The next morning we were awake before five, and by 7.30am we’d somehow been offered a modern steel barn on an industrial estate in which to do the do, by 9am we’d removed the combine harvester from it and evicted the rats. So instead of a village green style tent, we now had a warehouse party to organise. Thus began the busiest, most stressful day ever. Launching a restored tug had nothing on this. We couldn’t get the drinks license moved at the last minute due to predictable local council bureaucracy so Becky’s sister rang round the list of every guest and told them firstly about the change of venue and secondly that they’d better bring some booze. The marquee company very kindly came back and dressed the barn up as best they could with carpets and some marquee linings and as our guests began to arrive we strongarmed them into helping get the show on the road. Everyone was, without exception, a bunch of superstars. We all mucked in sorting all the hurriedly repacked crockery out (miraculously unbroken from its ordeal) and dressing up the party space, which took some time. We were done, and righteously frazzled, at midnight and Becky and I parted company. She went with her parents and friends back to a B&B and I took my best men (they multiplied) back to the boat, and passed out. After everything had gone so sideways the previous 48 hours, the first thought I had as I woke up on my wedding day was ‘whatever I do, I must maintain a grip on things’, and my second thought was ‘and anything I’ve forgotten to do will have to go hang, possibly including the previous statement’. With a head full of these two thoughts we stomped off to the beach for a little cobweb blasting, which worked a treat, but I still struggled to get the bacon sandwich my best men provided down my neck. I didn’t have to worry though, the day turned out to be almost perfect. The ridiculous wind dropped off and the sun came out, I had a shower in a horsebox whilst chatting to me Dad over the back gate and got dressed up into me specially tailored coat. I turned up far too early at Arundel town hall and at 3.30pm on the 23rd June 2012, in front of all our friends and family I married Rebecca Hewlett. She looked radiant in her dress. I even managed to say my vows clearly without a lump forming in my throat, a fact that I’m inordinately proud of as I was struggling during the registrars meeting just an hour before and it had threatened to make my mascara run. Afterward we had a really lovely blessing conducted on board our boat by my aunty Heather, watched by 90 or so people on board. Yep, they all fitted, just about. And then Becky’s father William drove us to our rather unusual new party venue in his rather grand little 1929 Humber motor car. The party was brilliant, after some great food a live band- The Duplicates- played an excellent set, well, half of it- because at that point the rather harried lady that we’d originally hired the field from arrived to shut us down. At 11.30pm. I shit you not. Her brother had lent us the barn, and he had also assured us that since no-one lived anywhere nearby we wouldn’t get any complaints. So who complained? Him, apparently. Go figure. By this point I’d given up on the whole stress thing as a bad idea and was just trying to enjoy myself, but it did rather kill the party off so Becky and I were home and tucked up in bed by 3am.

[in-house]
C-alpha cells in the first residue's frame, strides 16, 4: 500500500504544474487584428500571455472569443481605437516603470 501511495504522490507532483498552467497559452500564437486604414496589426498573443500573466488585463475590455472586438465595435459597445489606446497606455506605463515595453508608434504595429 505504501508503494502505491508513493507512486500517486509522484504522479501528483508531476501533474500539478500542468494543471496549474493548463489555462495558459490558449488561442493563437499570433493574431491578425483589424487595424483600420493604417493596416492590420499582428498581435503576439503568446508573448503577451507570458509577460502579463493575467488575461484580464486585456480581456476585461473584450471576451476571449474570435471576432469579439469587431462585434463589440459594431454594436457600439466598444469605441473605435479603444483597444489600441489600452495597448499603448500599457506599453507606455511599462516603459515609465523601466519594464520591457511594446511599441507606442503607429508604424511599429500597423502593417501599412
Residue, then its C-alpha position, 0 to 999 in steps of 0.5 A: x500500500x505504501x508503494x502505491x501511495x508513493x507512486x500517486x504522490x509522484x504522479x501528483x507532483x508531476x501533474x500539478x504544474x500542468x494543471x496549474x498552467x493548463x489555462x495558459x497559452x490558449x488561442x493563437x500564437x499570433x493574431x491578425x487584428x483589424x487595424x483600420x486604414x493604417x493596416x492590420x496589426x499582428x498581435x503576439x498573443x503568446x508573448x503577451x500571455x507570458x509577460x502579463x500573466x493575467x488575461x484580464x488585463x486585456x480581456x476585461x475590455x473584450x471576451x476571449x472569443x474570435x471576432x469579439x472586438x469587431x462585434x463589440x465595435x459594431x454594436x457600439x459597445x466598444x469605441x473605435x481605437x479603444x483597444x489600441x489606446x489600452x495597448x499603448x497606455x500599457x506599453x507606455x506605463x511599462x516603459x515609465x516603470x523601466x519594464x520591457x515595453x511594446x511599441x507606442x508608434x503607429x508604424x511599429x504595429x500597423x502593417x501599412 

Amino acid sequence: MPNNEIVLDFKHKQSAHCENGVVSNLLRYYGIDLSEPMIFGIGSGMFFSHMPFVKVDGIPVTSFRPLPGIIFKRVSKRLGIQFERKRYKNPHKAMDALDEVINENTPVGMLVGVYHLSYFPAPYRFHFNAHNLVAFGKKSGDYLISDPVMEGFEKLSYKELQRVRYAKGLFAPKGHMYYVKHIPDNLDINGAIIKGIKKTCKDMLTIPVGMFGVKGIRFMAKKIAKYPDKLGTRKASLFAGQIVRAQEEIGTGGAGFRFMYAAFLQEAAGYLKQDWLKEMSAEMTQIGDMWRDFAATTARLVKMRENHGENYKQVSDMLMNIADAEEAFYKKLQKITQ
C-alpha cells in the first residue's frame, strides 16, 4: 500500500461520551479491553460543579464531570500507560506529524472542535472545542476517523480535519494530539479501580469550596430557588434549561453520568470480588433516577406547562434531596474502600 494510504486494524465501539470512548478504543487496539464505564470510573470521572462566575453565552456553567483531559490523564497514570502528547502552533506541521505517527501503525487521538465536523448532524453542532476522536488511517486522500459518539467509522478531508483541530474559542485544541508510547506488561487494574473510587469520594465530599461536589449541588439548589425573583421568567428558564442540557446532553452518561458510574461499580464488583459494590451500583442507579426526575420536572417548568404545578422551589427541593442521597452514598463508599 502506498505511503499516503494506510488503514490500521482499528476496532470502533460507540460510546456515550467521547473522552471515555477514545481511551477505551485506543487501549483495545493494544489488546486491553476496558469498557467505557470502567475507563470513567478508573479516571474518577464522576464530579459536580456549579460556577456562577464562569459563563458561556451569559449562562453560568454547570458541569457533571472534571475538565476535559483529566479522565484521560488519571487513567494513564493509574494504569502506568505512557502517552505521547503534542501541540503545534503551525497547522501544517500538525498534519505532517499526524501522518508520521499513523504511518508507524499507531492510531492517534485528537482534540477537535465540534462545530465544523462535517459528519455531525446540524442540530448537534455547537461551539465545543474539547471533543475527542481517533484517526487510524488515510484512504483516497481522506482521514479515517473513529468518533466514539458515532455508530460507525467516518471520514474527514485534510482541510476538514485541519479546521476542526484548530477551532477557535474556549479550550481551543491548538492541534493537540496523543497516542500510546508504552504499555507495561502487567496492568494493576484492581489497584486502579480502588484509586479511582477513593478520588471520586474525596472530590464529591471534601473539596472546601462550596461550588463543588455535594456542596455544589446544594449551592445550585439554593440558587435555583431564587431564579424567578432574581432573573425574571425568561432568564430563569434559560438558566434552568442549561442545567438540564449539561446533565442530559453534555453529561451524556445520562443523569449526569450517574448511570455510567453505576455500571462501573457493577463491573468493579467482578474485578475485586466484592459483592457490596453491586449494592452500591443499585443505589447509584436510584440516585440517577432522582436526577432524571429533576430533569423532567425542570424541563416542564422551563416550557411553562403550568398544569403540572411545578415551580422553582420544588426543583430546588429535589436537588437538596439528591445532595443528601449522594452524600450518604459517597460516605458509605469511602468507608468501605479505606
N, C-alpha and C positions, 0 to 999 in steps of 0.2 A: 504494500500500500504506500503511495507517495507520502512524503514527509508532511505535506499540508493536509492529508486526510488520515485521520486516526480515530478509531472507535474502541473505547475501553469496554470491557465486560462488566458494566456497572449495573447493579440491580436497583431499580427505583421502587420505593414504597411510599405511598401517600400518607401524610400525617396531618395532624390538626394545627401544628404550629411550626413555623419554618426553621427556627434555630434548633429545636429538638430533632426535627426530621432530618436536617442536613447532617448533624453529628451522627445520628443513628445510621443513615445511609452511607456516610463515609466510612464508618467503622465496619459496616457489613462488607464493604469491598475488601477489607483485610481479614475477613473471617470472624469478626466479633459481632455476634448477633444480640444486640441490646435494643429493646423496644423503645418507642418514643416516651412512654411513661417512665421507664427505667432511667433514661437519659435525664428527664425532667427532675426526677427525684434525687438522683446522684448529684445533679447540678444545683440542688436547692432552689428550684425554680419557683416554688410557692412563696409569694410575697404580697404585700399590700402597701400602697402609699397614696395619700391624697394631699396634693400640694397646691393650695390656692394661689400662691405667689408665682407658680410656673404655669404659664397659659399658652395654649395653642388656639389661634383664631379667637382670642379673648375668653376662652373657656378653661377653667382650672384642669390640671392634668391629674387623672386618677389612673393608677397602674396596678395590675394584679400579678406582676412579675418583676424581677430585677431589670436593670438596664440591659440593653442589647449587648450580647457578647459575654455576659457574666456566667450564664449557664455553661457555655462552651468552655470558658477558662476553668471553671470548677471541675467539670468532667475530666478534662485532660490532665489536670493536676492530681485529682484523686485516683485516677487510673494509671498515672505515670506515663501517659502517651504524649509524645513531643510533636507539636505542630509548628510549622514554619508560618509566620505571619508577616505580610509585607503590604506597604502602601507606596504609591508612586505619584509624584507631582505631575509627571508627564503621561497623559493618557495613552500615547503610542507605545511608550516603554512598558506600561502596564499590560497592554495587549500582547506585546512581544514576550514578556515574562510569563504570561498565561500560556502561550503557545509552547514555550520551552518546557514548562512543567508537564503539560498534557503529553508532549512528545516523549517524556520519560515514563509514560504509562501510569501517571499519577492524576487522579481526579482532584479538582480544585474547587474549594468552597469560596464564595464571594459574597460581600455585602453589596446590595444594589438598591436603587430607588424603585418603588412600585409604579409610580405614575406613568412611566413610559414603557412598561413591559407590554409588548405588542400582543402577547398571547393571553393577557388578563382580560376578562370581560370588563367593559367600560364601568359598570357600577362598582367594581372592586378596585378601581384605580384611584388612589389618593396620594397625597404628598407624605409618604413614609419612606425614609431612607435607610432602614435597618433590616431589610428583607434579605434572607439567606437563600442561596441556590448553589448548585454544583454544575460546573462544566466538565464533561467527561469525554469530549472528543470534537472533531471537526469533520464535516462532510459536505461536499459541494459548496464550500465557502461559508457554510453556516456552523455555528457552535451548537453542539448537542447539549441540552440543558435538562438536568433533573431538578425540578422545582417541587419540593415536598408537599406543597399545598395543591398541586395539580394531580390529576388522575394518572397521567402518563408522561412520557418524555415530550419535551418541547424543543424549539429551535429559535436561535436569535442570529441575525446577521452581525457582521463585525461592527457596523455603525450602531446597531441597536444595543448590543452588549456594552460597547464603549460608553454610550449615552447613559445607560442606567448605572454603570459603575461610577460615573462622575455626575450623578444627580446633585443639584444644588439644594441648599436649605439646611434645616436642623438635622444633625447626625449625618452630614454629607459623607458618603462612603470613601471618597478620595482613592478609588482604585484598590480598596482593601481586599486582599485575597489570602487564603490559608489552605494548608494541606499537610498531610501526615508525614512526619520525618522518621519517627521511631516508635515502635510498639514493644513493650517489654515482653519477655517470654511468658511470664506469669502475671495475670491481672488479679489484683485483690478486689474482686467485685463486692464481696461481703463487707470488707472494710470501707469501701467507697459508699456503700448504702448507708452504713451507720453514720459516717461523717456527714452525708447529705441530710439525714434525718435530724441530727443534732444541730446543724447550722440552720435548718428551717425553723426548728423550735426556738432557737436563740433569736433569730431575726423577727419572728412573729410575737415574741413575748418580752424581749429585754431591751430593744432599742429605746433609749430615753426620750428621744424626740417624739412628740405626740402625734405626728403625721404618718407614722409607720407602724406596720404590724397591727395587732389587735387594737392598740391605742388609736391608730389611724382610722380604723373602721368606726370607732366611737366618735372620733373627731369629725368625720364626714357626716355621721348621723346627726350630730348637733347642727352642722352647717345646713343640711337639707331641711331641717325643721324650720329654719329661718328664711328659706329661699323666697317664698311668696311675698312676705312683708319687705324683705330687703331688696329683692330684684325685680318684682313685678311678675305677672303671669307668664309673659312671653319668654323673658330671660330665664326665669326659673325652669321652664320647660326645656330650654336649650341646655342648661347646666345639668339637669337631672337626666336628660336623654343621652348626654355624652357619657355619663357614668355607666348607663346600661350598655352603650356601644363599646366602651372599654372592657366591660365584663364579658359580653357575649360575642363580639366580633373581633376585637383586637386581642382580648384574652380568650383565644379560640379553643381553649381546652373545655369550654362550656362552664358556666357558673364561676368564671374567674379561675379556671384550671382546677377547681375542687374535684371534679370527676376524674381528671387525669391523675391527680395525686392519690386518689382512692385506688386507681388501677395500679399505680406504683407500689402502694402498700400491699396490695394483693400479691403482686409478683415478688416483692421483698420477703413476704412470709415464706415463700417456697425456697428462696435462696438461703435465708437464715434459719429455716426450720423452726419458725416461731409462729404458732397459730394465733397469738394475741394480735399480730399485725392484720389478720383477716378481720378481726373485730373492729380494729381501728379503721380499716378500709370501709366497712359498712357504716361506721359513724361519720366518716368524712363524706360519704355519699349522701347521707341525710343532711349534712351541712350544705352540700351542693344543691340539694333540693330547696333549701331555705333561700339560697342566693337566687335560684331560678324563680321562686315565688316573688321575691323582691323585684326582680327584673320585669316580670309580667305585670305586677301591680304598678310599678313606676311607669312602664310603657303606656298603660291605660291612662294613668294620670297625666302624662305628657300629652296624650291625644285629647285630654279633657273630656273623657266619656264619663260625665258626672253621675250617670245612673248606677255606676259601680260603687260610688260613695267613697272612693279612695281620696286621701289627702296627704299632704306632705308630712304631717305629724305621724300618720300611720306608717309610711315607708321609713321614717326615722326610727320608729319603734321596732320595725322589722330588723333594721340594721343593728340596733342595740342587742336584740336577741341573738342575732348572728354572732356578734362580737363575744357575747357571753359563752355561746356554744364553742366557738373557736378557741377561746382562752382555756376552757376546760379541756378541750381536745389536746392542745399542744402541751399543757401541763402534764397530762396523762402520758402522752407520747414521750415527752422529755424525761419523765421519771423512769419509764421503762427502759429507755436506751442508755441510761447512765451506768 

The next day was almost as much fun, Becky and I got ourselves back to the barn and we enjoyed an energetic day, like setting up but without the stress, packing everything away. We cleared the barn, ferried people to train stations, and even managed a few extra guided tours of the boat for people who’d missed it the day before. AND made it to a reasonable hostelry for a late lunch with everyone who was still around. Although B and I had gone to bed on our wedding night completely sober (seriously), quite a lot of my mates in particular were busily banishing sore heads in the time honoured manner, we just enjoyed finally being able to relax and speak to people properly. Everyone says a wedding day is ‘your day’. That’s not really true is it?